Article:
Road Rage

According to one study, 78% of Canadian drivers report being a witness to road rage and 51% admit that they’ve engaged in aggressive driving themselves.


As if those numbers aren’t high enough, the incidences of road rage and aggressive driving seem to be increasing in Ontario. This should be concerning to all drivers, because expressions of anger that affect driving behavior can have severe, even fatal, consequences.


Understanding what road rage is, where it occurs most often, and what to do if you’re on the receiving end, can keep you and your loved ones safer on the road.


What Is Road Rage?

Road rage and aggressive driving are not the same. Road rage involves rude, intimidating, or dangerous behavior fueled by anger. Verbal insults, verbal threats, yelling, inappropriate honking, tailgating, brake checking, cutting off other motorists, attempting to fight, and other forms of intimidation are all considered symptoms of road rage.


Road rage, in and of itself, isn’t a crime under the Criminal Code or Highway Traffic Act. Meaning, you can’t be charged or convicted of road rage.


Instead, charges associated with road rage are focused on aggressive driving. That is, intentionally engaging in risky behavior on the road. Aggressive driving isn’t always a result of road rage, but people who experience road rage often participate in these types of behaviors when their emotions have gotten the best of them on the road.


There are a number of infractions that fall under this category that individuals may be charged with. In Ontario, the most common infractions associated with road rage and/or aggressive driving are failure to stop, failure to signal, improper lane change, speeding, improper passing, following too closely, and distracted driving or prohibited use of handheld devices.


Rising Incidence of Road Rage in Ontario

In 2022, the Ontario Provincial Police (OPP) reported that, since the COVID 19 pandemic began, dangerous and aggressive driving has increased. There is no known correlation between the two and the reasons for this are uncertain.


What is certain is that the numbers don’t lie. Between January and November 2022, there were more than 48,000 traffic violations that fell under the category of aggressive driving. Furthermore, deaths from speeding and aggressive driving reached the highest they’d been in a decade in 2021.


Although this phenomenon affects all of Ontario, some areas of the province are more dangerous than others when it comes to aggressive driving. Using a database of insurance quotes, one study identified the Ontario cities with the most aggressive drivers. The top 10 cities with the most road-rage related incidents are as follows:


  1. North York
  2. Hamilton
  3. Brampton
  4. Mississauga
  5. Scarborough
  6. Brantford
  7. Etobicoke
  8. Toronto
  9. Kitchener
  10. London


Of all the possible aggressive driving infractions, speeding and improper lane changes were the most common.


Consequences of Road Rage

Road rage usually has nothing to do with traffic or other drivers. In many cases this is anger or frustration that builds up from other aspects of life – the road is just a place to express that anger. But that release of emotion can severely impair driving, causing individuals to engage in aggressive driving behaviors that negatively impact their safety as well as the safety of those around them.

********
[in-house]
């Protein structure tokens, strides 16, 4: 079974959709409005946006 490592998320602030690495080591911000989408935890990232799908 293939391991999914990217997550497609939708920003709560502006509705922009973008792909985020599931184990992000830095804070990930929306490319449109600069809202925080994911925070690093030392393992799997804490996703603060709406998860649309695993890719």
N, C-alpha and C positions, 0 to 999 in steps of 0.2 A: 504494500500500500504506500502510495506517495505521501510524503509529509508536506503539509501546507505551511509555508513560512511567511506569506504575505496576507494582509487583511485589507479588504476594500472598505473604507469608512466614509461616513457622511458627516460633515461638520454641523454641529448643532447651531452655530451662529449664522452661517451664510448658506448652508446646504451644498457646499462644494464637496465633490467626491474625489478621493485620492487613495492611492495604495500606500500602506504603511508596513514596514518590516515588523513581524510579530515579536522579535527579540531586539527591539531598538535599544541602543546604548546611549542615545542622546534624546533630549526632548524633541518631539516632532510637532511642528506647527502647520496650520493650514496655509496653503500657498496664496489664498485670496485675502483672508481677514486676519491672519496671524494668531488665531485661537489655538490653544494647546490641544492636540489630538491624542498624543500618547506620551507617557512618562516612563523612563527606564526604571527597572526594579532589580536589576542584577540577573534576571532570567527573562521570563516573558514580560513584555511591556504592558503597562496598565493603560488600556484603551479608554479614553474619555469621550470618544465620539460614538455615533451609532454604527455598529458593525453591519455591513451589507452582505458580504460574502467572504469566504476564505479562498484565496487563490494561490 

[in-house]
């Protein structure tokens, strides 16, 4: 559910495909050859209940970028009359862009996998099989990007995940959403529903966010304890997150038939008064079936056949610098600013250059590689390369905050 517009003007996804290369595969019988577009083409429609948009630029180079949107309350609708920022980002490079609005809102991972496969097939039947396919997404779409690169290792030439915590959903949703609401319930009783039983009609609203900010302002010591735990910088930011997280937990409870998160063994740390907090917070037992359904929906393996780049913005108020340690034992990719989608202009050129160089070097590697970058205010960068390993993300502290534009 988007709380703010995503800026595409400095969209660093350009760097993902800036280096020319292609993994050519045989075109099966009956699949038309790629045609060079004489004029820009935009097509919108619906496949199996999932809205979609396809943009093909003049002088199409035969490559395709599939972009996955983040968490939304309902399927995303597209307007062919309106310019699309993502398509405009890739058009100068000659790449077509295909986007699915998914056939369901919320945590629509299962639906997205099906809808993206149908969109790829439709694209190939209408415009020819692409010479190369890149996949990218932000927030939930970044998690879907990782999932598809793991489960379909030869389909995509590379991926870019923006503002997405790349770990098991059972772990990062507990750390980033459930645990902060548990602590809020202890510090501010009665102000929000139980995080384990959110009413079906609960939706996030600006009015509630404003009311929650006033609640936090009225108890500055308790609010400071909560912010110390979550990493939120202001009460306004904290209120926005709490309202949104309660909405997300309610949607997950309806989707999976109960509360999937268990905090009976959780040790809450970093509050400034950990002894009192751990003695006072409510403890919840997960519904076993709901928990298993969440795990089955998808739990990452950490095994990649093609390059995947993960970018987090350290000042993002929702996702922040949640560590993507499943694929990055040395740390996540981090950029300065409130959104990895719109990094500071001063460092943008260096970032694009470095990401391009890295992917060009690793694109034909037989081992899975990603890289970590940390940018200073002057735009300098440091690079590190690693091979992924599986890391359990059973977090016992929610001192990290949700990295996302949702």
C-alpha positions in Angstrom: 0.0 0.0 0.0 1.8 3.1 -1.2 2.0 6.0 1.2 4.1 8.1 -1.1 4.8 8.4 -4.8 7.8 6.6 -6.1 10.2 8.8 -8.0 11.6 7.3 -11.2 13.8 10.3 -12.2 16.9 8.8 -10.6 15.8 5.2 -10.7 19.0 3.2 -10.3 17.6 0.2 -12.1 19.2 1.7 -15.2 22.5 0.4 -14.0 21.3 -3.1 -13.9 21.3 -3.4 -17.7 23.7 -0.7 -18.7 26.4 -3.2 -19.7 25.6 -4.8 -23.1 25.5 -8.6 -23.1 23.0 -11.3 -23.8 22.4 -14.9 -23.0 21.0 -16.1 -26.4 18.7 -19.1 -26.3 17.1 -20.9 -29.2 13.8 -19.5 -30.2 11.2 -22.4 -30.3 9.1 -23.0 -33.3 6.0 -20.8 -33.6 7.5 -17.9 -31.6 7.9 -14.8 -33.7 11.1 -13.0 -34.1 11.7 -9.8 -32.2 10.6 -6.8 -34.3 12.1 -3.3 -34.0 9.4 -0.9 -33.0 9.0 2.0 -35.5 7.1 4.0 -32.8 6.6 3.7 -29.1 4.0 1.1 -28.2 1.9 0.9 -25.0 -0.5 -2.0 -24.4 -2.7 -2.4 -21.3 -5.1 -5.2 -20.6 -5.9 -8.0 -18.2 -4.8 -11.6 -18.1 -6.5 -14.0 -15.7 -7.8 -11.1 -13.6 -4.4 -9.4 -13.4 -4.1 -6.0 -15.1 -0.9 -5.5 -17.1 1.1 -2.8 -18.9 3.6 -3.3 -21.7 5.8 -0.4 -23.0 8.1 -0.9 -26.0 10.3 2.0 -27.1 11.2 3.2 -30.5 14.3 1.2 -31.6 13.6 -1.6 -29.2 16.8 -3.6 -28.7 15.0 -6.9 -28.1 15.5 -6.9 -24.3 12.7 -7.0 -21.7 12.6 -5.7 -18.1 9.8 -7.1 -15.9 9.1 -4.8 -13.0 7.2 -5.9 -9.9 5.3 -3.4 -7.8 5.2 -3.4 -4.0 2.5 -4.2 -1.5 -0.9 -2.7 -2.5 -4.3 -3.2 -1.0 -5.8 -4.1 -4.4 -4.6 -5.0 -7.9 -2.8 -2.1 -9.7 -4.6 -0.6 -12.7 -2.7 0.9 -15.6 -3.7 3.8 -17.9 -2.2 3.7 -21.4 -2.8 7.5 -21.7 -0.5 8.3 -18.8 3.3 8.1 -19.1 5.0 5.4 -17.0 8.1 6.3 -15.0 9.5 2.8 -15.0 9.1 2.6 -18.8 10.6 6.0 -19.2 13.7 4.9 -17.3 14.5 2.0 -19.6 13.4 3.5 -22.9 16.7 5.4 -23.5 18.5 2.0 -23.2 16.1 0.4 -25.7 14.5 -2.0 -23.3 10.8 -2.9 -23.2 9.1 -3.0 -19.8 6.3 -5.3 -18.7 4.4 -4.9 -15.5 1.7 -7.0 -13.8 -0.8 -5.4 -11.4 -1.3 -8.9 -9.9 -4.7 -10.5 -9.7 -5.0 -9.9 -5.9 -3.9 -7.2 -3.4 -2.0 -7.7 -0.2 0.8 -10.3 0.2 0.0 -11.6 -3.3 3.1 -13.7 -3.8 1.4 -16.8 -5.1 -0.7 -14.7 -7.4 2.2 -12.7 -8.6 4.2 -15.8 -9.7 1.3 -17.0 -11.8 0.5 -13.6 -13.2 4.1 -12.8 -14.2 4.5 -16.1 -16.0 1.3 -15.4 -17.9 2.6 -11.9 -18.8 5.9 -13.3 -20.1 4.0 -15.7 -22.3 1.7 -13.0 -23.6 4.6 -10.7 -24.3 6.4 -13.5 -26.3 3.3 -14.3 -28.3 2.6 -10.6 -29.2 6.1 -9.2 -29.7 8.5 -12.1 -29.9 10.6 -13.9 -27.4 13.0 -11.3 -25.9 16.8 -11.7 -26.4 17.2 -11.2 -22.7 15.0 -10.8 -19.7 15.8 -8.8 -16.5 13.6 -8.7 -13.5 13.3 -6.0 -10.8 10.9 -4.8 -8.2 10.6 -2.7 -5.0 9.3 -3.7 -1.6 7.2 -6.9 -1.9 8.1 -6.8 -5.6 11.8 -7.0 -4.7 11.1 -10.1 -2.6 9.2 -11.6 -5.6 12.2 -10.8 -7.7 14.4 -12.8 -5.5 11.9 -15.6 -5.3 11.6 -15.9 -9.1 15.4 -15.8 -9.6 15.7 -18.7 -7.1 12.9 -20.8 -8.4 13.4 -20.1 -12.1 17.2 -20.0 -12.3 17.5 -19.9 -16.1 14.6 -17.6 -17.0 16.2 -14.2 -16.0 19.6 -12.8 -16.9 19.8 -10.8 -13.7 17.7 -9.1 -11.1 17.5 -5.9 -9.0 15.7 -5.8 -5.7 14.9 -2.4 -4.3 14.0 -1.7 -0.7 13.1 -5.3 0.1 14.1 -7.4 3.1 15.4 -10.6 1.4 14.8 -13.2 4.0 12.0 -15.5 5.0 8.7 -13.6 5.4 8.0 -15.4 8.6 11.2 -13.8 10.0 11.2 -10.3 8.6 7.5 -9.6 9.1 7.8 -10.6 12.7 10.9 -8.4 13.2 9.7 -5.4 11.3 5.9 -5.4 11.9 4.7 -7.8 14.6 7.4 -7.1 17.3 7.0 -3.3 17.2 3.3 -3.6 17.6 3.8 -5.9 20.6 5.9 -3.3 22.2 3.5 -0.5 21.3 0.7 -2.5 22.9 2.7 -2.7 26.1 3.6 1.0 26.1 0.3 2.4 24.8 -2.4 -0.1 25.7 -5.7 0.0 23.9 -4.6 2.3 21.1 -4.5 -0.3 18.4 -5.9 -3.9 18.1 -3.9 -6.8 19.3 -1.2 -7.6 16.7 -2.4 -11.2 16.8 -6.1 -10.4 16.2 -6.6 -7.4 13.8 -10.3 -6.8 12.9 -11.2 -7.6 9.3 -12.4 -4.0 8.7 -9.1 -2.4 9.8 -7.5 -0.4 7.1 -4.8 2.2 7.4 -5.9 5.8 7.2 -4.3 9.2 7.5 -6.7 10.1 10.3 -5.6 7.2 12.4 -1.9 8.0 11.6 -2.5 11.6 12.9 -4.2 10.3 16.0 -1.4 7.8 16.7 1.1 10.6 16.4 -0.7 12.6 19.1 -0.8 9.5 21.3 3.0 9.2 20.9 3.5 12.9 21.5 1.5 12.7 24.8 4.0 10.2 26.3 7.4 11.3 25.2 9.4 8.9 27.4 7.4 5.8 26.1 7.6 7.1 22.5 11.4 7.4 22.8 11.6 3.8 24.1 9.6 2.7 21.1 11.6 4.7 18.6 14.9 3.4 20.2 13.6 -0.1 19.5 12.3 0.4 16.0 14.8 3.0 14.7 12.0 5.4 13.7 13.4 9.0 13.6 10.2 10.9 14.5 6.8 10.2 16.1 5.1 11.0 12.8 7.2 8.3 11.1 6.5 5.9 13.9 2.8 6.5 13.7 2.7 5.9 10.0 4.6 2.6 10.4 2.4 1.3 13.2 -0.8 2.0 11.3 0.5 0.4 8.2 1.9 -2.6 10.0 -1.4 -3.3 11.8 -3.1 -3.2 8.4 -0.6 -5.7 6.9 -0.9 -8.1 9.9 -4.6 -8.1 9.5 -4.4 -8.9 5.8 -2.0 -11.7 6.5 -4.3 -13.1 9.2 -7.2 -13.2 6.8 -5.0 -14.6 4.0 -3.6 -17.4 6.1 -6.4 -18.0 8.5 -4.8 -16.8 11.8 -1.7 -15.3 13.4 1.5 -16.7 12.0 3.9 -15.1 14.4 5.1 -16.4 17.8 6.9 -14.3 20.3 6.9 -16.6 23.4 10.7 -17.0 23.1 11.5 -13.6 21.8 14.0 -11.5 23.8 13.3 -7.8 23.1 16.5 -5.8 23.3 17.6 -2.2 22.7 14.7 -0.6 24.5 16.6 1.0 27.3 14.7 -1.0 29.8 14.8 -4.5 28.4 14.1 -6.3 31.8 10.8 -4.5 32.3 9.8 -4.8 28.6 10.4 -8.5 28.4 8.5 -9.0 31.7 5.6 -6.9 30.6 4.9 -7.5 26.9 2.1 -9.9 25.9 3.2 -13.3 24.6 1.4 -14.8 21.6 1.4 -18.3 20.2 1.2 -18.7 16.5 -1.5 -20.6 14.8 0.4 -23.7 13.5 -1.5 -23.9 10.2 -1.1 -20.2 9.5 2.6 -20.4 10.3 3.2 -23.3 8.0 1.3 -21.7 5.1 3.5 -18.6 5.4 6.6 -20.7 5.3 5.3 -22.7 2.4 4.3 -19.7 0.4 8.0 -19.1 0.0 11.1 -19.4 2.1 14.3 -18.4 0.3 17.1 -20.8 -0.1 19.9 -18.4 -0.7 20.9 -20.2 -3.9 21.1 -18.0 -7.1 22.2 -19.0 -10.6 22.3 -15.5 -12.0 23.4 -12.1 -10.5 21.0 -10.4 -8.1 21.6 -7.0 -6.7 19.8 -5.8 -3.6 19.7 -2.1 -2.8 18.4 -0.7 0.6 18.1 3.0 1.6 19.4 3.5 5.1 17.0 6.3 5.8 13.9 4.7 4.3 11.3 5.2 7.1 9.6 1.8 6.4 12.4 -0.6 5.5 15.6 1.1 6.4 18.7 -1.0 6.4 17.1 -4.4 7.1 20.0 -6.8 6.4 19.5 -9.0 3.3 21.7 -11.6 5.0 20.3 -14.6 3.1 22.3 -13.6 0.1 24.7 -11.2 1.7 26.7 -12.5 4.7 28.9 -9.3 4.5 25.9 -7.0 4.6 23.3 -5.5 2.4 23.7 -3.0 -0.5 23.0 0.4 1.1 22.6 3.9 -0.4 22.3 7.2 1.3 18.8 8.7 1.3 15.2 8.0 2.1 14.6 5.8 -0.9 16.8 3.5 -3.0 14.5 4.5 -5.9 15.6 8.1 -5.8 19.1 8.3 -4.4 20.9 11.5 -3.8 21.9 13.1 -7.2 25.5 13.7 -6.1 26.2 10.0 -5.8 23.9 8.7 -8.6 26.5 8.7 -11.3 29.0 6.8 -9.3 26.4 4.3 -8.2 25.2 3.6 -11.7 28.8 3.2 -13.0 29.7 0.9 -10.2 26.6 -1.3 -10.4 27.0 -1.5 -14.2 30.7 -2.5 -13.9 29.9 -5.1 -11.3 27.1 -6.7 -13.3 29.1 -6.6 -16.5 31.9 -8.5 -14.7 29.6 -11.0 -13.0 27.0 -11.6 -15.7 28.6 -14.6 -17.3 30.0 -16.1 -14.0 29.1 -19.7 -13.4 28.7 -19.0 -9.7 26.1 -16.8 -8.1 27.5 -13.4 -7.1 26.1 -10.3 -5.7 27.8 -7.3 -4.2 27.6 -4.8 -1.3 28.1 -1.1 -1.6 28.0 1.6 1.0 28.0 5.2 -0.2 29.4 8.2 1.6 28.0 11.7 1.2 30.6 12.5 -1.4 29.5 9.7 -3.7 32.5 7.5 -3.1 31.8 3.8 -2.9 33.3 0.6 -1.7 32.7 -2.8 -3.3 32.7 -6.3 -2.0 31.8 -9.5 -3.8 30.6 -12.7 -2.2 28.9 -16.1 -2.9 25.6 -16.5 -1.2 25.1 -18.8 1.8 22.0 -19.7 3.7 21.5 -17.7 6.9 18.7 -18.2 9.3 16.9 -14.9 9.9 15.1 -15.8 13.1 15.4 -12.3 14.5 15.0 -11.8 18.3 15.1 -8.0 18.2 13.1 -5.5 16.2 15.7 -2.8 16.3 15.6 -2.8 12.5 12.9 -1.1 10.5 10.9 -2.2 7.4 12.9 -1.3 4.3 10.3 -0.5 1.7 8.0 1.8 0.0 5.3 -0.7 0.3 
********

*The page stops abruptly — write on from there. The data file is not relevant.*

If you’re caught driving aggressively, you may receive high fines and points against your license. Road rage and aggressive driving can easily lead to accidents wherein you injure yourself or others. At the very least, this can lead to charges and higher insurance premiums, at the very worst, it could lead to death or jail time.


How to Deal with Road Rage

The rules of the road and the laws governing them are there to keep you and others safe. It’s essential to follow the rules of the road not only to avoid being charged, but to keep yourself and others as safe as possible.


If you find that you’re becoming angry or frustrated behind the wheel, consider pulling over. Taking just a few minutes to breathe can help you cool down, collect yourself, and avoid making rash decisions that could have severe consequences.


On the other hand, if you’re the victim of an incident wherein someone is driving aggressively, behaving rudely, or expressing road rage, do not engage that driver. Instead, pull over, call 911 to report the incident, and stay in your car until help comes. Getting off the road keeps you safe and allows the authorities to handle the job they’re better equipped to handle.


Have You Been on the Receiving End of Road Rage?

Drivers who express anger through aggressive driving behaviors put everybody on the road at risk. Though there is no law against road rage, there are plenty of laws against aggressive driving.


If you or a loved one were on the receiving end of someone’s aggressive driving, and were injured as a result, you’re entitled to compensation. Don’t let aggressive driver’s get away with their inability to control their emotions, contact us for a consultation today.

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